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Generations working together

The ageing population in Europe and the United States is a growing concern for the job market and the economy as a whole. As people live longer and birth rates decline, the proportion of older individuals in the population is increasing. This demographic shift is expected to have significant implications for the job market in the future.  
Written on 04/14/23

According to Eurostat, the statistical office of the European Union, the proportion of people aged 65 and over in the 27 member states of the EU is projected to increase from 20.5% in 2020 to 29.5% in 2070. This means that almost one-third of the European population will be over the age of 65 by the end of the century. 

The situation is similar in the USA. In 2021, the U.S. Census Bureau estimated that there were 73.1 million people aged 60 and over in the United States, comprising about 22.3% of the total population (U.S. Census Bureau, 2021). By 2030, all baby boomers will be older than 65. This will increase the size of the older population so that 1 in every 5 residents will be at retirement age (U.S. Census Bureau, 2021). 

This demographic shift is expected to have a number of ramifications for the job market, including increased demand for healthcare and social services; a shortage of skilled workers to fill the positions as older workers retire; and higher pension costs due to increasing life expectancy. 

To address these challenges, policymakers and businesses will need to develop strategies to adapt to the changing demographic landscape. This may include investing in healthcare and social care services, developing training and education programs to upskill workers, and exploring new technologies and innovations to improve productivity and efficiency. Despite difficulties, these developments also hold great opportunities for employees and companies alike. 

Learning from each other 

One of the primary benefits of a multigenerational team especially in highly complex industries like the insurance industry is the diversity of experience and perspective that each generation brings to the table. Younger team members may have a fresh perspective on the latest technologies and trends, while older team members may have decades of experience working with a wide range of clients or products. By combining these perspectives, companies can create innovative solutions to meet the evolving needs of the market. 

Additionally, multigenerational teams can provide a more comprehensive understanding of the diverse needs of different customer segments. For example, younger employees may be better equipped to connect with millennial and Gen Z customers, while older team members may have greater experience working with baby boomers and Gen X. This can help companies create more tailored insurance solutions for each customer segment.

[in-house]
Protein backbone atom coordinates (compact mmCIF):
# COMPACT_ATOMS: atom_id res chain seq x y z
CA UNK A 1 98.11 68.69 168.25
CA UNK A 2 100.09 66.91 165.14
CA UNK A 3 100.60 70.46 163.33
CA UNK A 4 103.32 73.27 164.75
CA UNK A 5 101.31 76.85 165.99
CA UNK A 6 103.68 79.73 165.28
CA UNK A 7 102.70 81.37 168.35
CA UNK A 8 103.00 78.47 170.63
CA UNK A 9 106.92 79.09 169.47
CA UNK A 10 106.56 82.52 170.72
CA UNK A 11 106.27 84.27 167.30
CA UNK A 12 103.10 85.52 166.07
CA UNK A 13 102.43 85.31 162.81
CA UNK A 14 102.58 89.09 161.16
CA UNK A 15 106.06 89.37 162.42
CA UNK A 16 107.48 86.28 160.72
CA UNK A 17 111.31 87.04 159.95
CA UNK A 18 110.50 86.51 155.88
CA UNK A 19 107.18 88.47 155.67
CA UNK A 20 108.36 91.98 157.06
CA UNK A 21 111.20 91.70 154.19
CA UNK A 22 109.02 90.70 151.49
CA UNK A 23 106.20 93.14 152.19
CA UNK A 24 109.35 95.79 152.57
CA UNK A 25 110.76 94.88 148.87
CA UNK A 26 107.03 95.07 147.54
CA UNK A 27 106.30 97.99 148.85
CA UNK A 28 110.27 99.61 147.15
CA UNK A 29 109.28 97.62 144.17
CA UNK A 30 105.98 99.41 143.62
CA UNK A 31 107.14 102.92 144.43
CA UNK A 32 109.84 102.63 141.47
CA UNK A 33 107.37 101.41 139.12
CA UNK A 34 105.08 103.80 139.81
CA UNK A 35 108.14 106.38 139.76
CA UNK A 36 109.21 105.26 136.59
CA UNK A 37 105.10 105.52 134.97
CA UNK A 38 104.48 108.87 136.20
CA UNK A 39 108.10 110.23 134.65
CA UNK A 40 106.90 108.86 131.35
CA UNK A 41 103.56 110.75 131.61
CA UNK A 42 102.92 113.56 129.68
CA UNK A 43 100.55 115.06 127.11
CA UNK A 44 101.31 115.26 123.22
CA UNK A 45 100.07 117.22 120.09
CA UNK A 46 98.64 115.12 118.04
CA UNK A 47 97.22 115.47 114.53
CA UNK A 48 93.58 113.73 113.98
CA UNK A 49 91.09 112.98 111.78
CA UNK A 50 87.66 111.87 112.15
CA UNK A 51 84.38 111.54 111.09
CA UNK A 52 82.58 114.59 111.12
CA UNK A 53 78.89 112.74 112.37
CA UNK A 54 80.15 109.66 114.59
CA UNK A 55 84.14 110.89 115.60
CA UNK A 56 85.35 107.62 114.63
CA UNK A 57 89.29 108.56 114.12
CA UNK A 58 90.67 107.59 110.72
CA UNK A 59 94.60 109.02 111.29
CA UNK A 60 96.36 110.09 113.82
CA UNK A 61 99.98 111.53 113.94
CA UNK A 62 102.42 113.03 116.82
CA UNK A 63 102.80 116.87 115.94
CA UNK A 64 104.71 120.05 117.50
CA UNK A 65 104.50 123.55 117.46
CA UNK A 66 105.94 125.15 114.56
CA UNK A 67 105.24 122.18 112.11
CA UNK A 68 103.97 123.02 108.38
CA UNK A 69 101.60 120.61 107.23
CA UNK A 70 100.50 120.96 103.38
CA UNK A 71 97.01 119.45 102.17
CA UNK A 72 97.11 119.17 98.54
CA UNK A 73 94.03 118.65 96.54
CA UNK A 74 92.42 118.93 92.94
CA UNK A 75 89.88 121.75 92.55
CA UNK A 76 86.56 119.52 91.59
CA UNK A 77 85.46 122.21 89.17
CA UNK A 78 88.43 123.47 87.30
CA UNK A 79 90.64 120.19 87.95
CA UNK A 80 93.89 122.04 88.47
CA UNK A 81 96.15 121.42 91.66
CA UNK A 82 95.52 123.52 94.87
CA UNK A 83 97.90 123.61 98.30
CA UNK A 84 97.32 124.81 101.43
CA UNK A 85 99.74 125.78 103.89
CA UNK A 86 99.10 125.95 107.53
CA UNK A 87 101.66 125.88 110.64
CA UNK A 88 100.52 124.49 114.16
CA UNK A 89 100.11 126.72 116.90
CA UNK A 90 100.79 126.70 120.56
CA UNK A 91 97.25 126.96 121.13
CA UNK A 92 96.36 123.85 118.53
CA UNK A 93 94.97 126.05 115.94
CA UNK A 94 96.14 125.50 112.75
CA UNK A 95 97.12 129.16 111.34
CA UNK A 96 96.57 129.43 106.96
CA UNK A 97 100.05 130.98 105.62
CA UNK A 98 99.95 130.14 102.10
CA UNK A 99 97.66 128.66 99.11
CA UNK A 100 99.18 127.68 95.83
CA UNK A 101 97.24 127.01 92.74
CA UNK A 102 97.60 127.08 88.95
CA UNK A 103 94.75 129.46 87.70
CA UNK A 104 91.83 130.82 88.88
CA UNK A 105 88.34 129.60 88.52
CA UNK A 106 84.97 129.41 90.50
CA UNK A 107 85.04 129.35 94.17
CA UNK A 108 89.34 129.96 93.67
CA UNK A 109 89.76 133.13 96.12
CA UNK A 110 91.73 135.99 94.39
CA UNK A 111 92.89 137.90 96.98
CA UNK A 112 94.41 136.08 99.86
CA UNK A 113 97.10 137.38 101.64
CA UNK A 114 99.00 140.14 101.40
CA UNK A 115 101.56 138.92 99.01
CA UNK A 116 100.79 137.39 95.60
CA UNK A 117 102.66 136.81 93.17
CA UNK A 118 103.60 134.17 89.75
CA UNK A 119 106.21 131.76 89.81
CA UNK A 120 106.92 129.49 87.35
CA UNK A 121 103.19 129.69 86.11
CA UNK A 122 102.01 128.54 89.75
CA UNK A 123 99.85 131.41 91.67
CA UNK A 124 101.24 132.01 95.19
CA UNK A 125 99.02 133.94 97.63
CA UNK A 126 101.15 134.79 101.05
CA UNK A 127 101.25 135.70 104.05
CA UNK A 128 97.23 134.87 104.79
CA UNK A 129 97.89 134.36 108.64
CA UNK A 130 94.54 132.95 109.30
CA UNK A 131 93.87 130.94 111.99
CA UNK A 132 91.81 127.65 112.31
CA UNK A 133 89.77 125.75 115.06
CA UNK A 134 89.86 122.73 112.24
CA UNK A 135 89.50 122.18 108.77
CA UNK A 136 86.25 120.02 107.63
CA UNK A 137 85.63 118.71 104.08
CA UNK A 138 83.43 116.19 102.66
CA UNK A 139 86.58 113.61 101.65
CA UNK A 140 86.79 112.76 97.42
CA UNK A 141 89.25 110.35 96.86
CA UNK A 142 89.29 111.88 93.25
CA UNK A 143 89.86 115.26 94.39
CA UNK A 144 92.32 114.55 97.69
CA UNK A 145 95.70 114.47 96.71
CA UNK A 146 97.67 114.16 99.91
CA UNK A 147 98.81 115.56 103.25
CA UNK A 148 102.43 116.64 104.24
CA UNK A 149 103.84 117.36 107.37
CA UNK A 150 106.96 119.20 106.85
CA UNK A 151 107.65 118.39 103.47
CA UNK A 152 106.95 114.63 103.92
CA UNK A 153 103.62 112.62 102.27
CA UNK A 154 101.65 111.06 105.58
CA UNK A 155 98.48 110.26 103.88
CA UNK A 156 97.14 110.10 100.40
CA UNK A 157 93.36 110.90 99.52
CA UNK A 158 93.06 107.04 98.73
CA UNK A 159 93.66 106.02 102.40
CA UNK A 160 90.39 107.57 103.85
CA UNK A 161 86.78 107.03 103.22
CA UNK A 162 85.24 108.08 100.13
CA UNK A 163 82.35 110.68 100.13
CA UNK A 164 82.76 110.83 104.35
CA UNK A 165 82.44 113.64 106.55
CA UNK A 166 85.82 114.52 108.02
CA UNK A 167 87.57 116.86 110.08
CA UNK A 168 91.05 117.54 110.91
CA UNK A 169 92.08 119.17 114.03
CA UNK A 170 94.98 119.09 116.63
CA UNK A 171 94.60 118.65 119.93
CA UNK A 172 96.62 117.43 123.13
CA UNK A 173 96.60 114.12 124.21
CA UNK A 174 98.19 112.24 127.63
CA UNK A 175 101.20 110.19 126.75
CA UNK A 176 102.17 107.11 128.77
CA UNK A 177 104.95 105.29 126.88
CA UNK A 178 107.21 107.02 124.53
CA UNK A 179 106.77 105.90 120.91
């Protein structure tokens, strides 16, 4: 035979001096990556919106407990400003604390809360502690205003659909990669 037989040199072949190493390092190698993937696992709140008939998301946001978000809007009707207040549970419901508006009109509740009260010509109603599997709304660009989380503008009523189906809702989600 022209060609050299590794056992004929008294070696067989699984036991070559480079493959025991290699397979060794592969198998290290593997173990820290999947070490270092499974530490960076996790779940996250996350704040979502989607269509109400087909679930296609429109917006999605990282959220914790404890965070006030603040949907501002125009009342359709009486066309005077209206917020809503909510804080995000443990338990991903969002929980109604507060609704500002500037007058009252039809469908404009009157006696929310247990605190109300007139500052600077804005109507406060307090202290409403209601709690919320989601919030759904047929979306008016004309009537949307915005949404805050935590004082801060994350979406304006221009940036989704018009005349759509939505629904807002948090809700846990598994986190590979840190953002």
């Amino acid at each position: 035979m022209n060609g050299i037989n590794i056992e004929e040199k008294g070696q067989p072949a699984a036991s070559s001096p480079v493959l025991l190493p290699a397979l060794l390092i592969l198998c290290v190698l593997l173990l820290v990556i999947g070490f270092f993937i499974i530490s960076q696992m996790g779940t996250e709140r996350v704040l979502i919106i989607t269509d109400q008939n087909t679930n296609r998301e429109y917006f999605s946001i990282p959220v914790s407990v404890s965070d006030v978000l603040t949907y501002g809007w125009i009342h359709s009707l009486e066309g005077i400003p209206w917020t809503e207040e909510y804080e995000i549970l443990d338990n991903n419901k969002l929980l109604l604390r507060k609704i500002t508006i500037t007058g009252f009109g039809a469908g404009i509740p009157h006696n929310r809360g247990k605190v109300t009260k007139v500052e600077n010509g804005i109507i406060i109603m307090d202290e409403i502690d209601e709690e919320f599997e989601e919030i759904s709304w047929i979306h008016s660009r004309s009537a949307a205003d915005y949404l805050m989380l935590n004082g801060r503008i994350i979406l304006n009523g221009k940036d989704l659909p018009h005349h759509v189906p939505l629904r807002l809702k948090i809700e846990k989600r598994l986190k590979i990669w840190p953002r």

Address the challenges with open communication 

Despite the potential benefits, there are also challenges associated with multigenerational teams. One common issue is the potential for generational clashes, which can arise when individuals from different age groups have differing work styles or communication preferences. For example, younger team members may prefer to communicate via email or instant messaging, while older team members may prefer face-to-face conversations or phone calls. It is important for team members to recognize and respect these differences in order to foster a productive and collaborative work environment. Also, there is the potential for misunderstandings or miscommunications due to generational differences in language and terminology. This can lead to confusion and potentially costly mistakes. To avoid these issues, it is important for team members to communicate clearly and effectively, and to seek clarification when necessary.  

In general, talking about the what, how, and why of processes is key in diverse teams, because “the usual” way may not be as clear or logical to everyone. Open communication can help to explain proven tactics but also show the merits of new ideas and approaches.  

Lastly, working styles and life priorities might differ greatly between people who are in very different stages of their professional careers. So special attention needs to be paid by team leaders to what everyone brings to the table and how much or in what respect they can provide expertise and skills. 

Creating a Collaborative Work Environment 

To fully capitalize on the benefits of multigenerational teams, it is important to create a collaborative work environment that fosters communication and mutual respect. One way to do this is through mentorship programs, where older team members can share their experience and knowledge with younger team members, while also learning from their younger colleagues. This can help to bridge the generation gap and create a more cohesive team. Also, a focus on team building activities that encourage communication and collaboration is helpful. Companies can organize team outings, awaydays or volunteering opportunities that bring team members together outside the office. This can help to build relationships and promote a sense of camaraderie among team members. 

With new approaches and open minds for multigenerational teams, employees, companies and societies as a whole can benefit.